Liver Transplants for Hep C: A Surprising Finding
An international team of researchers was surprised to find that in some hepatitis C patients who receive liver transplants, genes that target the hepatitis C virus (HCV) as part of the innate immune system actually enable the patients to tolerate a foreign organ without taking immunosuppressant medication. The study was published in July 2014 in Science Translational Medicine.
Over 150 million people throughout the world suffer from chronic infection with the HCV, which causes massive damage to the liver. Advanced liver diseases often necessitate liver transplants. For the study, lead scientist Dr. Felix Bohne at Technische Universitaet Muenchen in Munich, Germany and colleagues at King’s College London and the University Hospital Clínic de Barcelona set out to gain a better understanding of the mechanisms that enable the body’s own immune system to tolerate the new organ despite the HCV infection. They were also looking for factors that could act as biomarkers for tolerance in the patients.
A release from the university in Munich quotes Dr. Bohne as saying, “If tolerance could be reliably predicted based on certain markers, many patients could stop taking immunosuppressants after a certain period of time.” The release i that patients must take these strong drugs after transplants. The medications suppress the immune system so that the body does not identify the new organ as foreign and reject it. For patients with hepatitis C, this is a particular burden because they need a stable immune system after the transplant to control their chronic HCV infection.
During the study, the patients stopped taking the immunosuppressants. They were observed for twelve months to see which of them could tolerate the new organ without the drugs, and which of them did not. The scientists took liver and blood samples from the patients prior to and after the cessation of the drugs. Detailed immunological tests on these patient samples were carried out under the leadership of Prof. Ulrike Protzer of the “Immunmonitoring Platform” at the Institute of Virology. The scientists compared the patients with each other and looked for any differences that arose in tolerant patients only.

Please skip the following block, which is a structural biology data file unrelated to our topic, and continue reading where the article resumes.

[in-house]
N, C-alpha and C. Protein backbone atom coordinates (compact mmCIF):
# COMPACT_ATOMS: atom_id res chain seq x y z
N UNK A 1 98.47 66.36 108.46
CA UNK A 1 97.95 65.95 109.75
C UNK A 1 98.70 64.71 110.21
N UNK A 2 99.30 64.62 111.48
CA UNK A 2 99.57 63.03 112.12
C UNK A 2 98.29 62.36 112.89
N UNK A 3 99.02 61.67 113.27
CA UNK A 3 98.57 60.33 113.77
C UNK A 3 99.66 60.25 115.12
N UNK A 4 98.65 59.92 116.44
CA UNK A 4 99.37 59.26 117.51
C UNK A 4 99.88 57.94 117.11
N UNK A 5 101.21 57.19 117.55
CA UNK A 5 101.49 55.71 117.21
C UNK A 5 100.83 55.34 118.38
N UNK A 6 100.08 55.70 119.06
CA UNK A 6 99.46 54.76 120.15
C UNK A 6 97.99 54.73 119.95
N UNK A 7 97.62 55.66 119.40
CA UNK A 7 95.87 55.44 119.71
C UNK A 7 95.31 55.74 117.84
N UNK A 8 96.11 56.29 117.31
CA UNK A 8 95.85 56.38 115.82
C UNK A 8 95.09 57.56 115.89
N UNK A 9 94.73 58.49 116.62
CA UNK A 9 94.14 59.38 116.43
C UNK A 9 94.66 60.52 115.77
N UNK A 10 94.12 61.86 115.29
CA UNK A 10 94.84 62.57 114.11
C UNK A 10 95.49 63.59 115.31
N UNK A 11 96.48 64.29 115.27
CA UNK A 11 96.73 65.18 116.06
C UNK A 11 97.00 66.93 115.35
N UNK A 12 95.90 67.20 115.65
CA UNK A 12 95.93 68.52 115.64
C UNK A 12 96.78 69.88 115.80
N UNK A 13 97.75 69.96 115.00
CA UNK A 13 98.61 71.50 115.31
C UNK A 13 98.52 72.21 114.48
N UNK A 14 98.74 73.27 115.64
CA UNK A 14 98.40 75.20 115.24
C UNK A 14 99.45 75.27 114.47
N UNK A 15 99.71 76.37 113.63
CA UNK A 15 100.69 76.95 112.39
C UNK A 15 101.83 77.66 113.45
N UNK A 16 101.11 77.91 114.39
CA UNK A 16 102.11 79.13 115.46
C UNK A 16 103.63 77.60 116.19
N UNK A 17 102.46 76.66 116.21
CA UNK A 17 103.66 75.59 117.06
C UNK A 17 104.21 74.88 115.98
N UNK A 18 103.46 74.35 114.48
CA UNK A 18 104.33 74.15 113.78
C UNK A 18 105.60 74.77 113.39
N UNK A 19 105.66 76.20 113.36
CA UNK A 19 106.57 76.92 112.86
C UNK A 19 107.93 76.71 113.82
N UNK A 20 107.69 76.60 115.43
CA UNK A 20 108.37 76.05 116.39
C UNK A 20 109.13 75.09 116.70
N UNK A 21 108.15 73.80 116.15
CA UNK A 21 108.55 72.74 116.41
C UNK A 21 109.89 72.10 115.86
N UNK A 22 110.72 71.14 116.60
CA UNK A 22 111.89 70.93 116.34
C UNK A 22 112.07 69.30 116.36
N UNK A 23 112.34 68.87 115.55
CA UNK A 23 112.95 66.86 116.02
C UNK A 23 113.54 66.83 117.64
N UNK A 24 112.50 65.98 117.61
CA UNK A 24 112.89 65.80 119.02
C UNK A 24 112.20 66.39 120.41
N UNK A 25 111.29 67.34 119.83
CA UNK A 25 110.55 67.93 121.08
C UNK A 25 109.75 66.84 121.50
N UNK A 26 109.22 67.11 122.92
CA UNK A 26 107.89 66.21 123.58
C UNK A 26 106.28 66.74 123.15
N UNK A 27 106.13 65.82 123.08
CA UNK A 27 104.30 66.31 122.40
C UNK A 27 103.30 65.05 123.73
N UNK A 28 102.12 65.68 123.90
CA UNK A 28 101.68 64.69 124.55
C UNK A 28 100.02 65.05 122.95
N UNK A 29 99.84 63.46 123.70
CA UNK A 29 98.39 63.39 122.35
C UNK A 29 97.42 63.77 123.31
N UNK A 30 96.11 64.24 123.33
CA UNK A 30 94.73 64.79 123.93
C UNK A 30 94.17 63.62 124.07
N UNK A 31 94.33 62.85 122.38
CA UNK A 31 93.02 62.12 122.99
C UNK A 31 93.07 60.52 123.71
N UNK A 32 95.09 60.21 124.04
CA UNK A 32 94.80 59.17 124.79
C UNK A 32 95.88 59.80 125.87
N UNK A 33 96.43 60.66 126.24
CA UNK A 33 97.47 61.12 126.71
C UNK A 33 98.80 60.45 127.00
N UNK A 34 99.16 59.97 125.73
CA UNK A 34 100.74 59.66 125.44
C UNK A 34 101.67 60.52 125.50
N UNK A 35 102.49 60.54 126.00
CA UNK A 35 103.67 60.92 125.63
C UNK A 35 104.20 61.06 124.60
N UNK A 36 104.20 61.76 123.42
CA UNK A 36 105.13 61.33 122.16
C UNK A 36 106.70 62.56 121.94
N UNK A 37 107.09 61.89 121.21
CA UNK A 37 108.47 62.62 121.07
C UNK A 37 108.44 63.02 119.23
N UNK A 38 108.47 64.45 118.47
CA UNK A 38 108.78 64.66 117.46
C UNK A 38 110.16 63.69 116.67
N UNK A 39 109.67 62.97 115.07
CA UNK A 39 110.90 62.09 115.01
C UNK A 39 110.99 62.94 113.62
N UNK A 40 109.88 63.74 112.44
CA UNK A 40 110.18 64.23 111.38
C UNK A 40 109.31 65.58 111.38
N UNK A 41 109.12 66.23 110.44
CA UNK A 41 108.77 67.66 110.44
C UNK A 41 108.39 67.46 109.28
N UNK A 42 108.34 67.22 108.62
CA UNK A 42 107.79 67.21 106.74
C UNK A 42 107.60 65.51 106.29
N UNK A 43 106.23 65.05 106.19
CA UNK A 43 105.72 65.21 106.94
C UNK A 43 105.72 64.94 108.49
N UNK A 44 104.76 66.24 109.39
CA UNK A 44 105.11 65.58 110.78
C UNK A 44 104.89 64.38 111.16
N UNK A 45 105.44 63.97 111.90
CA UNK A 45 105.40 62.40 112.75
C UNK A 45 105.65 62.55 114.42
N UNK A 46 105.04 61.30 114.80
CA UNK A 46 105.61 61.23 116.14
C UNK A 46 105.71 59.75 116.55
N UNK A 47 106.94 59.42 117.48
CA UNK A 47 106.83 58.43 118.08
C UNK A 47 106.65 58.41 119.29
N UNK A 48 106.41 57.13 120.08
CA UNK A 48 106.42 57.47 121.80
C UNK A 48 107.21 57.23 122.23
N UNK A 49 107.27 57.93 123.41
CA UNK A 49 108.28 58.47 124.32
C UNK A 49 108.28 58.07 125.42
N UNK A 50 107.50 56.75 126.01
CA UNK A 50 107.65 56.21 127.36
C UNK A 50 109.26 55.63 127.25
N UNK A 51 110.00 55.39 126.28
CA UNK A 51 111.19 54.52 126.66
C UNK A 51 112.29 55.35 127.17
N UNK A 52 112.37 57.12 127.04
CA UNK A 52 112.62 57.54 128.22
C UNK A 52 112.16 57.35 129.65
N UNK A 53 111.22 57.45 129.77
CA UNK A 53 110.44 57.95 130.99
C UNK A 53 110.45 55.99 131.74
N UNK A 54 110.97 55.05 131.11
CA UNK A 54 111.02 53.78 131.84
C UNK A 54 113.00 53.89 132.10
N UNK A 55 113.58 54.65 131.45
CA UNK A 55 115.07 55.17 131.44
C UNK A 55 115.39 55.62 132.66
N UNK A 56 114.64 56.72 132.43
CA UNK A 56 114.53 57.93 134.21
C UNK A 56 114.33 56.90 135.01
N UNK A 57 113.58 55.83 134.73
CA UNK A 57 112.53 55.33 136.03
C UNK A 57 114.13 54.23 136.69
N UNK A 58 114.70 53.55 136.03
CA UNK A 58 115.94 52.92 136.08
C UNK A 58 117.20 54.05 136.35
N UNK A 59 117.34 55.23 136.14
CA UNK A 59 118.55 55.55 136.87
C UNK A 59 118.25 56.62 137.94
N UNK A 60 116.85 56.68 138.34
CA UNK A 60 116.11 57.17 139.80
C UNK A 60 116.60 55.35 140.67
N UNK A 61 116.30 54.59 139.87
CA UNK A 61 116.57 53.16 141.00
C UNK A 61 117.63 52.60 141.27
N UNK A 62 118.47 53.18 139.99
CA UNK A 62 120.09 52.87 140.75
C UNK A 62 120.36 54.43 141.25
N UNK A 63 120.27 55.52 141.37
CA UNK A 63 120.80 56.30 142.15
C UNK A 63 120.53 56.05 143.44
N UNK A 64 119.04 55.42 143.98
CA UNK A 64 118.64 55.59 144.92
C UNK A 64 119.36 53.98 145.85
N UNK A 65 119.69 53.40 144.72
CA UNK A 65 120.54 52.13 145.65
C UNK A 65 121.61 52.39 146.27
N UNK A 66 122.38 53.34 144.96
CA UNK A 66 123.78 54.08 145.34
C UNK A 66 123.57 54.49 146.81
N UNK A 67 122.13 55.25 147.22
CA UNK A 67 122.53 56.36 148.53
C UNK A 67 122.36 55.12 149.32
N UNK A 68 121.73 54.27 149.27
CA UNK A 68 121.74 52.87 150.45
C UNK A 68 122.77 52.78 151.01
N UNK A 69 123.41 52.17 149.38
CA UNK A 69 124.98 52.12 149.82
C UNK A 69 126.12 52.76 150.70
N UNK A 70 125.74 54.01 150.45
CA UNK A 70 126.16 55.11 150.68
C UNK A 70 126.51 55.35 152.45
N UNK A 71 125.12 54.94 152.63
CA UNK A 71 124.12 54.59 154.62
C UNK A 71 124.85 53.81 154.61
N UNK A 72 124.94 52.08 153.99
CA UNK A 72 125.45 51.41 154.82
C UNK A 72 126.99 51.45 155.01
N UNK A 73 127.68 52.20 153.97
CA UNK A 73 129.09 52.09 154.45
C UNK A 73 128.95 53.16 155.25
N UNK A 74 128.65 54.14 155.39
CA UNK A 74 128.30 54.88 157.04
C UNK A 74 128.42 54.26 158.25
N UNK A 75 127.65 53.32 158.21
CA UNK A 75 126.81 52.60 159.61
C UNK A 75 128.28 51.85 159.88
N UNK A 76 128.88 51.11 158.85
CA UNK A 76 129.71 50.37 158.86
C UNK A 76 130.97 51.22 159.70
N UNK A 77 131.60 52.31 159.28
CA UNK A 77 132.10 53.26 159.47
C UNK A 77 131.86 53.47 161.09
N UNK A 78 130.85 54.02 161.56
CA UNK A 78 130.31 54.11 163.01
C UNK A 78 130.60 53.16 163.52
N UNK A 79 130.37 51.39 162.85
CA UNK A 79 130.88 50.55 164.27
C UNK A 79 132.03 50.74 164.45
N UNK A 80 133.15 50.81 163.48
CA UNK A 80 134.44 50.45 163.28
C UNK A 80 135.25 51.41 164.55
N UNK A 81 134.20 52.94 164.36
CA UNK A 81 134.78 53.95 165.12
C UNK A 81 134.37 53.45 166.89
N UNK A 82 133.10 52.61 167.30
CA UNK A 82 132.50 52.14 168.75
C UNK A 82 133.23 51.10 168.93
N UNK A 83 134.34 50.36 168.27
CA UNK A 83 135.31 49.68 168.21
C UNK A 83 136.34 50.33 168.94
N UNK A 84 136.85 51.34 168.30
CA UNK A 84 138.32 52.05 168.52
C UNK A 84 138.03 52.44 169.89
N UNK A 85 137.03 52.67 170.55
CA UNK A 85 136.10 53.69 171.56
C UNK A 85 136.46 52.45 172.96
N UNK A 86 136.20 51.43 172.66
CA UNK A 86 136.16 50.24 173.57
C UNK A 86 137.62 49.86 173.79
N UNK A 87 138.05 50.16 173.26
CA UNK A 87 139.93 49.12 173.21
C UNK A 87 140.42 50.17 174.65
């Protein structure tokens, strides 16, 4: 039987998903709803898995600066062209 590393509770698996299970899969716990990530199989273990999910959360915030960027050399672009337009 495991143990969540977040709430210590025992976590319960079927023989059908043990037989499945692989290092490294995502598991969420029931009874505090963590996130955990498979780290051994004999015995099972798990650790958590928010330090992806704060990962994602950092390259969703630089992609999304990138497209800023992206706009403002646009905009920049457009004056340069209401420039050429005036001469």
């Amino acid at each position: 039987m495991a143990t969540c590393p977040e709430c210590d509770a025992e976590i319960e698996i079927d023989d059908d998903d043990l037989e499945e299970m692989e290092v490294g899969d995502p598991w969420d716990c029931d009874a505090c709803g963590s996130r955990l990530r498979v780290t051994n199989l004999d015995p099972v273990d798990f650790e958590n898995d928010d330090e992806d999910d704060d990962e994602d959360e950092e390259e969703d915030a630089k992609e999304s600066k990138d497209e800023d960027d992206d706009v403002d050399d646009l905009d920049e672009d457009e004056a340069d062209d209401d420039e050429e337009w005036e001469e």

The scientists struck gold: A certain group of genes was very active only in the livers of tolerant patients. The genes in question belonged to the type I interferon system, which targets viruses like HCV as part of the innate immune system. As the results showed, an anti-viral mechanism does actually enable the patients to better tolerate a foreign organ.
Ulrike Protzer provides a possible explanation for this: “When the interferon system is constantly activated as is the case in some chronically-infected patients, it downregulates other immune reactions in order to protect the body. This state could act like a natural immunosuppressant and reduce the rejection of the organ.”
In addition to the genes of the type I interferon system, a second factor was considered as a possible marker. This was discovered by the researchers in a previous study on liver recipients who did not have a HCV infection. Patients were very likely to be tolerant if they had a certain ratio of two different subgroups of immune cells in their blood. This ratio was also a reliable predictor of tolerance in the new study involving HCV patients.
Dr. Tanja Bauer and Carolina Russo from the Immunmonitoring Platform at the Helmholtz Zentrum München were also involved in the study as cooperation partners. Felix Bohne was awarded a DFG (German Research Foundation) grant for his research work.